As soon as summer started, businessman Lambros Apostolopoulos left Buffalo, New York, and headed back to Greece. Together with his children and grandchildren he plans to spend the entire season at his two-story villa on the outskirts of Eretria, on the western coast of Evia, tending to his vineyard, supervising work on his garden and looking out from his balcony onto the island that he never managed to rent.
The 54-year-old businessman is someone who likes to get things done, and fast. He left Greece for the United States at the age of 18 to study civil engineering. He got married the following year and had his first child before he was out of college. He dropped out and opened his own business as a contractor at 21, later designing and patenting scaffolding. In 1996, he founded the Buffalo-based company Safespan Platform Systems Inc, which specializes in bridges. And four years ago he attempted to lease from the Municipality of Eretria an abandoned hotel on the islet of Pezonisi, also known as the Island of Dreams, in the southern part of the Bay of Evia.
“The whole thing became tangled in a mountain of red tape,” Apostolopoulos told Kathimerini recently. “In the US everything functions according to a system. You put forward an idea, you get a yes or a no, and you proceed accordingly. In Greece you never know what lies ahead.”
The Island of Dreams is connected to Eretria by a thin strip of land and in the 1960s hosted accommodation, a nightclub and a small beach. Ownership of the assets on the island became ensnared in complex legal procedures. Under the 1967-74 dictatorship, the island was conceded to the Greek National Tourism Organization (GNTO), which was granted the right to utilize it for 75 years, with the aim of it being leased to businessman Ioannis Maniatopoulos. After the fall of the junta and rulings from the Council of State and the Supreme Court, the island was ceded from the GNTO to the Municipality of Eretria under a concession that runs through 2043. The last operator of the hotel, which was leased by the municipality, left in 2008 and since then the 52-room hotel and its 46 bungalows have fallen into a state of disrepair.
In October 2012, the issue of what to do with the Island of Dreams transcended the sphere of political debate and went global as Greece scrambled to raise funds by exploiting state assets. Former Eretria Mayor Vassilis Velentzas announced his intention to conduct an international tender for the lease of the island, making the international media. “First Greek island put up for rent,” screamed local headlines.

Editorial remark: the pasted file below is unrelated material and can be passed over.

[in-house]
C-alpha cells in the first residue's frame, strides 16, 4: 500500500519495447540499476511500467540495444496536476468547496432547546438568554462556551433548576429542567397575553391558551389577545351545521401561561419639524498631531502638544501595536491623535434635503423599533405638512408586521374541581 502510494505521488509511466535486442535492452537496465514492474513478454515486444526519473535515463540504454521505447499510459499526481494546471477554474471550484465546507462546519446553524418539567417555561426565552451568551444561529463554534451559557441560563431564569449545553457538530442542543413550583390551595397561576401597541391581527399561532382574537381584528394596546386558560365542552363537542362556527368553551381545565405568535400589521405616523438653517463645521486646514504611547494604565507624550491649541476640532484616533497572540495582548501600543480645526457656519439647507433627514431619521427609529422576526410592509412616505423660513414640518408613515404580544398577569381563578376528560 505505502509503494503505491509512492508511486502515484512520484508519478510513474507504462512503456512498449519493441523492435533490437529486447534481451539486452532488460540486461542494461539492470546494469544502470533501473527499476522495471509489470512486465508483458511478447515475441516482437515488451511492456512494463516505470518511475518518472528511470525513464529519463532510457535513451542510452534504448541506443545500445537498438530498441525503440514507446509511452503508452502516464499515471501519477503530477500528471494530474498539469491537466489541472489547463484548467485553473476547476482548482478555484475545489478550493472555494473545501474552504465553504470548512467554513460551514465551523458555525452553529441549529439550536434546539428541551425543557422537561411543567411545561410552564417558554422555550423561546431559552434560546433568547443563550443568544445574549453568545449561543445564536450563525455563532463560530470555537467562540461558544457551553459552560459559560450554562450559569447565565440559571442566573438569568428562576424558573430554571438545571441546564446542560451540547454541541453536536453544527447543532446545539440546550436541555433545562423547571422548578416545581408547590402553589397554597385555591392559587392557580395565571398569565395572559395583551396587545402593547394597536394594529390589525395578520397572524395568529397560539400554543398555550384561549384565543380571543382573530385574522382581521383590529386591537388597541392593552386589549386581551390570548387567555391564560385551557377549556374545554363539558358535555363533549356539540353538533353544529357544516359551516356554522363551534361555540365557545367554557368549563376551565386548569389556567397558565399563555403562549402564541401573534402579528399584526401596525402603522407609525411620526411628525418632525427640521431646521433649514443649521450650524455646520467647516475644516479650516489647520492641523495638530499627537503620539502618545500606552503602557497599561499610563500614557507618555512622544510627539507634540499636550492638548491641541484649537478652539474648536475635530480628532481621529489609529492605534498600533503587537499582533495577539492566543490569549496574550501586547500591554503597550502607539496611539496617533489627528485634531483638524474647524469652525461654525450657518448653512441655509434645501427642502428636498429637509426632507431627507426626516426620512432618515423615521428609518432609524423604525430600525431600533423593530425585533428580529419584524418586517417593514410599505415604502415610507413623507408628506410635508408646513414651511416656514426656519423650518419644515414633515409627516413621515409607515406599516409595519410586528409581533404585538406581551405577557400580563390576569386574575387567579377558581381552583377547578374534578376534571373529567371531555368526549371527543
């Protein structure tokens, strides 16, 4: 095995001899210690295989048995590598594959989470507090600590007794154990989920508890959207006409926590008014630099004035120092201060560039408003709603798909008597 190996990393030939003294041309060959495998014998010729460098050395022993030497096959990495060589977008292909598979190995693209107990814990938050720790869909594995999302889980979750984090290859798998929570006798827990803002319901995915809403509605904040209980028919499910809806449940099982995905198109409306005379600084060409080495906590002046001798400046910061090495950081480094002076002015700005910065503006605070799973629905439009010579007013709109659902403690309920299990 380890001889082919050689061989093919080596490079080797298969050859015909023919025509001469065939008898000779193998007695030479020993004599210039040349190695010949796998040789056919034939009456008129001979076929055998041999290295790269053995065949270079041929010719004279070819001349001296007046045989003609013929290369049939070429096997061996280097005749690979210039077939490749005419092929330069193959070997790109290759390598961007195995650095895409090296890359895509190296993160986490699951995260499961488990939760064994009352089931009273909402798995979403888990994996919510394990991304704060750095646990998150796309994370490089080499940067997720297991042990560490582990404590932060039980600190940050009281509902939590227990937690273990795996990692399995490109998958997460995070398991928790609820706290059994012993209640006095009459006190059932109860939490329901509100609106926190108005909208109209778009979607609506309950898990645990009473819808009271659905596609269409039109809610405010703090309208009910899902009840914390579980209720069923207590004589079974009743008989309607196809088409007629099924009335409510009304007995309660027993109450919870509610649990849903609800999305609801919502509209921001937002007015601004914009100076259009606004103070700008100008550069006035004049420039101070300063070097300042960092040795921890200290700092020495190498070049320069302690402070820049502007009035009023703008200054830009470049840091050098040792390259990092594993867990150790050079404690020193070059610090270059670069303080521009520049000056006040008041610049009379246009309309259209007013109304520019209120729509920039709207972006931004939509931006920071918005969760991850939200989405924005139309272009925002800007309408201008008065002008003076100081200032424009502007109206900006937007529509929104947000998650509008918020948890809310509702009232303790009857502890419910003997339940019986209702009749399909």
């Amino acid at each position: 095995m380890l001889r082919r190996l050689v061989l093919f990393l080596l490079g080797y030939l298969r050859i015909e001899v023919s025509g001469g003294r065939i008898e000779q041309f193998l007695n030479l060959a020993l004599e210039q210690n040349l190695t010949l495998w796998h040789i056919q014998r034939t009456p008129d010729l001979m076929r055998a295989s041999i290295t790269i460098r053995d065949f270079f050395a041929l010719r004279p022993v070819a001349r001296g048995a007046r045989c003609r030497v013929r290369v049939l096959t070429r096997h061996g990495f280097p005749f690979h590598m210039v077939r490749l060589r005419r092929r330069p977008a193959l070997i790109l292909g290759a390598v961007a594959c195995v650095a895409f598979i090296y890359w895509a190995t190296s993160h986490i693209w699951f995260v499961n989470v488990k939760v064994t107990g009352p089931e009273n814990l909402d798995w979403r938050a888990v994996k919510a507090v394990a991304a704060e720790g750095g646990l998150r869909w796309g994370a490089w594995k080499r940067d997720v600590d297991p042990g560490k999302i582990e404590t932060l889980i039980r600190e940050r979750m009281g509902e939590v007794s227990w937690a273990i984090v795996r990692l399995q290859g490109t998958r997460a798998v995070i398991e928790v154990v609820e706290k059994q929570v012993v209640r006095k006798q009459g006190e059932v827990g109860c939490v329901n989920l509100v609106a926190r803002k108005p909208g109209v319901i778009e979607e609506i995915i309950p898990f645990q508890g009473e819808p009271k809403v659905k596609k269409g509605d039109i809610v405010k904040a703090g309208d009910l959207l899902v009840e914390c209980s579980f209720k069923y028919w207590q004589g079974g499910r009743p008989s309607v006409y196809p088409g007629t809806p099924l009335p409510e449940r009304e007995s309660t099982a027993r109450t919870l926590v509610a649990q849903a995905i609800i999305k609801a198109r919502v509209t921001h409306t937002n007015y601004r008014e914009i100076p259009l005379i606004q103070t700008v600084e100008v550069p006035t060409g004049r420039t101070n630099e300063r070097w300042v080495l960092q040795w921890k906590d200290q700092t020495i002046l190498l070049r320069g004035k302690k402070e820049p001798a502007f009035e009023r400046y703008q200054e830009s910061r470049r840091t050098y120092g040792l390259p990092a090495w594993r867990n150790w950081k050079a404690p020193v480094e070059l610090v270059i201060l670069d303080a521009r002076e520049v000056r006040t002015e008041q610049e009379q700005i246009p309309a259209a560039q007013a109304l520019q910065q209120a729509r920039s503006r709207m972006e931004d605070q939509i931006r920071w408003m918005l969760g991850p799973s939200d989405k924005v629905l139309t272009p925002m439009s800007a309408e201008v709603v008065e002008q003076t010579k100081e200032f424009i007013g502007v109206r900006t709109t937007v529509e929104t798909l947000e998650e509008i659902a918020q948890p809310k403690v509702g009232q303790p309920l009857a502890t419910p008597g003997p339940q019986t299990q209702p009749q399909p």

“Arab tycoons, wealthy Russian investors, as well as well-known Greek businessmen are rumored to be flirting with the acquisition of the first Greek island to be put on the auction block,” wrote another local newspaper at the time.
A few months later, in an interview with the Los Angeles Times, Velentzas stated that the competition was “somewhat of a litmus test.”
“How well – or badly – this project proceeds will either buoy or block other even more ambitious island and land development projects,” Velentzas said.
More recently, during a meeting at his office, the former mayor said that at the time he believed the process of leasing the island would take just six months.
“Unfortunately I was proved wrong as the tender was never issued,” he said.
The municipal authority before Velentzas took over had issued two tenders for the island but both went unanswered as no investors came forward. Later, Apostolopoulos expressed an interest. Even though he had been born in Zacharo in the Peloponnese, he grew up in Eretria and remembered the Island of Dreams in its heyday.
“It was the place to go for fun,” he said. “We went almost every day.”
The idea of leasing the island came to him in 2010 while he was walking through the grounds of the old hotel.
“I saw the mess it was in. It was like seeing my childhood dreams being destroyed,” Apostolopoulos said.
The scenes of complete abandonment are still there today. The hotel’s windows have been smashed, the plaster is falling, the rooms have been looted – in some cases even the doors are gone while in others there are blankets and pillows strewn on the floor.
“It was a jewel once. The trees there were planted by our parents,” said Artemis Kouri, the head of the Medussa volunteer group that clears the brush from the island every year to prevent fires.
“People come from time to time because they think the hotel is still in operation. When they see the state it’s in they feel just as bad about it as we do,” Kouri added.
Apostolopoulos had a plan to bring the island back to life and he presented his proposal to the mayor at the time, Amfitriti Alibate, and her rival.
“Both were encouraging,” he said. “The issue was not political and they seemed willing to help.”